An interesting fact emerged in June when Don King planned to present IBF 154-pound champion Cory Spinks against mandatory challenger Cornelius “K9” Bundrage in St. Louis: Bundrage’s Hall of Fame trainer Emanuel Steward revealed he has never set foot inside the city of St. Louis.
As fate would have it, the fight was postponed, but King this week added the match to his already-loaded “Gateway to Greatness” card at Scottrade Center on Aug. 7 featuring two undefeated world champions.
WBC and IBF 140-pound champion Devon Alexander “The Great” (20-0, 13 KOs) will defend against former WBA junior welterweight champion Andriy Kotelnik (31-3-1, 13 KOs) and IBF light heavyweight champion Tavoris “Thunder” Cloud (20-0, 18 KOs) will face the former holder of that belt, Glen Johnson (50-13-2, 34 KOs).
But the questions remain: Will Manny Steward, the proprietor of Detroit’s famed Kronk Gym, ever set foot in St. Louis? Will the legendary trainer ever gaze upon the inspiring Gateway Arch? Will he ever sip his favorite beer, Bud Light, in its home city? Could it be that a man who has accepted all challenges, inside the ring and out, has run into a new type of Spinks Jinx?
“I really can’t explain how I have gone all over America and the world and never been able to visit St. Louis,” Steward said. “But maybe it’s for the best that I have to wait until Aug. 7 because Don King has put together a great card.
"The people of St. Louis should know this is going to be a big-time star-studded boxing event from top to bottom. This is the type of card Don loves to do, exactly the kind that has made him so famous, and it is what has been missing in so many of the recent fights I have attended.”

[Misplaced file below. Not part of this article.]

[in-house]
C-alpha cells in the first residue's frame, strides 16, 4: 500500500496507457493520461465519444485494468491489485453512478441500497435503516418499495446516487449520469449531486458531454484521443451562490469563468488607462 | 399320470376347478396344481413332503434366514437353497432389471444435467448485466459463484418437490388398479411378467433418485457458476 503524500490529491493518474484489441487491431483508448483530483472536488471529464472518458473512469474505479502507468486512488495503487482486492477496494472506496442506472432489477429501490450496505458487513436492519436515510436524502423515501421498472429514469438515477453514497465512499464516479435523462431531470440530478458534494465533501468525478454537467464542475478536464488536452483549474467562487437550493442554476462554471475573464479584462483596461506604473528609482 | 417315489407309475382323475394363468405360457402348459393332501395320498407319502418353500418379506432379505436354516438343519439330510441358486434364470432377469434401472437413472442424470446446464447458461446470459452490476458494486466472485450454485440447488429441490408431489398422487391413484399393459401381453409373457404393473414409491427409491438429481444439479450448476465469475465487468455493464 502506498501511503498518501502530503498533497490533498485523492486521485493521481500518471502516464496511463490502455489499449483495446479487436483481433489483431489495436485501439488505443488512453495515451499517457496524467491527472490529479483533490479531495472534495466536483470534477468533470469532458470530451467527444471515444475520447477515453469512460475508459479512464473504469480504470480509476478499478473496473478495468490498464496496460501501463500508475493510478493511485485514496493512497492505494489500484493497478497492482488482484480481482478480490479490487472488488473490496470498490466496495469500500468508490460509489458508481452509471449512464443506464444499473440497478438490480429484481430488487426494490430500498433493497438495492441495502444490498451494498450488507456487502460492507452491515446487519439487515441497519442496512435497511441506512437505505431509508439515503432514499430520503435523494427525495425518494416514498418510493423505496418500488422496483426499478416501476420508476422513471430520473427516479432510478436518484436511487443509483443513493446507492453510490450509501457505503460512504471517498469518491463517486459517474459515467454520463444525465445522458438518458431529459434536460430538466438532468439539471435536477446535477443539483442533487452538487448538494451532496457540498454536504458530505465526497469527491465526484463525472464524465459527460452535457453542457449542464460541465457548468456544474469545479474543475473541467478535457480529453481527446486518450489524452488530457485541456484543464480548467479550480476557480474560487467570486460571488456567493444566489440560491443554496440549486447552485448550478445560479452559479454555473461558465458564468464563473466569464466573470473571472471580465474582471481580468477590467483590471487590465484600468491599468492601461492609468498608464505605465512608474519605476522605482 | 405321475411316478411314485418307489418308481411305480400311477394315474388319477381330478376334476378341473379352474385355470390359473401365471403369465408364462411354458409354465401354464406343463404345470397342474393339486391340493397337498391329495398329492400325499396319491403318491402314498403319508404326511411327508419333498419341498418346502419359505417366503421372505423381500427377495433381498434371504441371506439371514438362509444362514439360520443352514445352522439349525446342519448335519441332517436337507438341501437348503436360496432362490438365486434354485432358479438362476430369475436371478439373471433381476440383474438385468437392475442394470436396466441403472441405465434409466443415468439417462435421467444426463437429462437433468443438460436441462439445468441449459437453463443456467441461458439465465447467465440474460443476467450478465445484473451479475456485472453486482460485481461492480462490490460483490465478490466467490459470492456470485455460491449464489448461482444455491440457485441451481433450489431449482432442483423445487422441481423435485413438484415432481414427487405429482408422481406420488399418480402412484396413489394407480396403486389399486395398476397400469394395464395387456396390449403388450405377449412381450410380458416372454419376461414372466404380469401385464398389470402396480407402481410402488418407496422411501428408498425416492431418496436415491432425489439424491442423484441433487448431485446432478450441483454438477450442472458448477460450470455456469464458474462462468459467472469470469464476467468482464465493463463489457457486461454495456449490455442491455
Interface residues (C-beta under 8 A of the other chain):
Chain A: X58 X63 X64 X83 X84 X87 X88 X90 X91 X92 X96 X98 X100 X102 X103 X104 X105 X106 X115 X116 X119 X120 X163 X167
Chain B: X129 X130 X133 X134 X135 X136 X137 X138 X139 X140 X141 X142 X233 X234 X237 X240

Another noteworthy fact is Steward—for all he has achieved as a boxer, manager and trainer—may be best known now for his longtime role as the premier boxing analyst for HBO Sports. “I love every aspect of the fight game,” Steward said. “I’ve been blessed.”
Luminaries of the sport will abound at this fistic explosion. While Steward is training Bundrage, Spinks’ will have a new trainer in his corner, former two-time world champion James “Buddy” McGirt.
Since hanging up his gloves, McGirt has followed in Steward’s training footsteps. He has guided notable world champions Arturo Gatti, Antonio Tarver, Vernon Forrest, Tomasz Adamek, Lamon Brewster and Paulie Malignaggi.
Steward says Bundrage (29-4, 17 KOs), from Detroit, is younger than his 37 years would indicate due to his brief amateur boxing background.
“The bottom line is Cornelius learned how to fight as a professional,” Steward said, “He learned on the job. I don’t think he ever participated in an amateur tournament. Like Larry Holmes and Bernard Hopkins before him, Cornelius has learned his craft while working professionally. This helps to explain some of his earlier losses against top-flight opposition, but what I’ve seen in the last two years tells me he’s putting it all together now.”